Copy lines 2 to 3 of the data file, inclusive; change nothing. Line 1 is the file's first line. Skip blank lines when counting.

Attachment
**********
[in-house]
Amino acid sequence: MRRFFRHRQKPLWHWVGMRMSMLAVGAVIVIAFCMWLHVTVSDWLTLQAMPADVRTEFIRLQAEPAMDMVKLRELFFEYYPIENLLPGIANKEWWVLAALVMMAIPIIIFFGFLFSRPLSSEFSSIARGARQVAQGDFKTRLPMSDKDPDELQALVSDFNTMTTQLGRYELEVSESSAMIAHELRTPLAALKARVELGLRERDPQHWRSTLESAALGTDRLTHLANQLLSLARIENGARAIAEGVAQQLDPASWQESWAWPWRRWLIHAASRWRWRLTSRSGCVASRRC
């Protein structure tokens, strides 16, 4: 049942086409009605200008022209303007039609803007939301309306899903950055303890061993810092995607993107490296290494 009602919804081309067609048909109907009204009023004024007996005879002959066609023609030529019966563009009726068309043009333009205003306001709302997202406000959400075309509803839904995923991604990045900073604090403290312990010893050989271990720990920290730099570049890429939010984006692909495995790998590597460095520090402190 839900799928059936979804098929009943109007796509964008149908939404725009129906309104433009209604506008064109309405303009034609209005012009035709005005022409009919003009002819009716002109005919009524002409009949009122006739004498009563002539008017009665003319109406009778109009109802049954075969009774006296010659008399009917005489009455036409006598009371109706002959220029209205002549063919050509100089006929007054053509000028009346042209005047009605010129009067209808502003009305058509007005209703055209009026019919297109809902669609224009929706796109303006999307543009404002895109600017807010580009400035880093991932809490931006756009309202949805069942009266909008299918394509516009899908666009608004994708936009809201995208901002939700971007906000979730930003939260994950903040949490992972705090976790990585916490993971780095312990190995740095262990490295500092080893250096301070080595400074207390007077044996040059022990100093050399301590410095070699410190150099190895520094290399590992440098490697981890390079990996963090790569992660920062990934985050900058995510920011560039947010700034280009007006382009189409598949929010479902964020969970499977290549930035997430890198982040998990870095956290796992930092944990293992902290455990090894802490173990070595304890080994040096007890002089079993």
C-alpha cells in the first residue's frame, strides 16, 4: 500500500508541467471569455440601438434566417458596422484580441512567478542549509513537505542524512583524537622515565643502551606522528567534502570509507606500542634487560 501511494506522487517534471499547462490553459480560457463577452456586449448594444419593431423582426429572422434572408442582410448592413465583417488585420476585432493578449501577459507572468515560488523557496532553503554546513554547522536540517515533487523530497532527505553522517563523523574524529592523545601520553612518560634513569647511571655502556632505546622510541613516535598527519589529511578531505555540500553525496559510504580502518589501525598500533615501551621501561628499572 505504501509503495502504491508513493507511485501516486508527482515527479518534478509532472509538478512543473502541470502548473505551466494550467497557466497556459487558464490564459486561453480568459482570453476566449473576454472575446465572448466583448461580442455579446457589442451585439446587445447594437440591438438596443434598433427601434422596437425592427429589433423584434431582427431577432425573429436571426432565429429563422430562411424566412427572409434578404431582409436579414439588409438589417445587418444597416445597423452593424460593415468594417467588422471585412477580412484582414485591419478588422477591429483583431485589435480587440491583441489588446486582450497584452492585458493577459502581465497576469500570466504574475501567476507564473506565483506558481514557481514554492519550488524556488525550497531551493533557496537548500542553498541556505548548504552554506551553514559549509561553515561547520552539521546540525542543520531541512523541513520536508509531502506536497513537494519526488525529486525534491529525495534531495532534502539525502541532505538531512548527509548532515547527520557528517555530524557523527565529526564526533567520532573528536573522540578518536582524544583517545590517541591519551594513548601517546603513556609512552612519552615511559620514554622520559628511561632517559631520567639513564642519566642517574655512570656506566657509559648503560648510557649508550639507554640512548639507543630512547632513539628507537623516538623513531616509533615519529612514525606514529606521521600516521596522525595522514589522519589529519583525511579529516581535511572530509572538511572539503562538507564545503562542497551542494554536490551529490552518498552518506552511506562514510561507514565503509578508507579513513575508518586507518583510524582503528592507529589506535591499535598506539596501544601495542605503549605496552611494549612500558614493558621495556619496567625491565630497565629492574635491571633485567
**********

Amino acid sequence: MRRFFRHRQKPLWHWVGMRMSMLAVGAVIVIAFCMWLHVTVSDWLTLQAMPADVRTEFIRLQAEPAMDMVKLRELFFEYYPIENLLPGIANKEWWVLAALVMMAIPIIIFFGFLFSRPLSSEFSSIARGARQVAQGDFKTRLPMSDKDPDELQALVSDFNTMTTQLGRYELEVSESSAMIAHELRTPLAALKARVELGLRERDPQHWRSTLESAALGTDRLTHLANQLLSLARIENGARAIAEGVAQQLDPASWQESWAWPWRRWLIHAASRWRWRLTSRSGCVASRRC
């Protein structure tokens, strides 16, 4: 049942086409009605200008022209303007039609803007939301309306899903950055303890061993810092995607993107490296290494 009602919804081309067609048909109907009204009023004024007996005879002959066609023609030529019966563009009726068309043009333009205003306001709302997202406000959400075309509803839904995923991604990045900073604090403290312990010893050989271990720990920290730099570049890429939010984006692909495995790998590597460095520090402190 839900799928059936979804098929009943109007796509964008149908939404725009129906309104433009209604506008064109309405303009034609209005012009035709005005022409009919003009002819009716002109005919009524002409009949009122006739004498009563002539008017009665003319109406009778109009109802049954075969009774006296010659008399009917005489009455036409006598009371109706002959220029209205002549063919050509100089006929007054053509000028009346042209005047009605010129009067209808502003009305058509007005209703055209009026019919297109809902669609224009929706796109303006999307543009404002895109600017807010580009400035880093991932809490931006756009309202949805069942009266909008299918394509516009899908666009608004994708936009809201995208901002939700971007906000979730930003939260994950903040949490992972705090976790990585916490993971780095312990190995740095262990490295500092080893250096301070080595400074207390007077044996040059022990100093050399301590410095070699410190150099190895520094290399590992440098490697981890390079990996963090790569992660920062990934985050900058995510920011560039947010700034280009007006382009189409598949929010479902964020969970499977290549930035997430890198982040998990870095956290796992930092944990293992902290455990090894802490173990070595304890080994040096007890002089079993």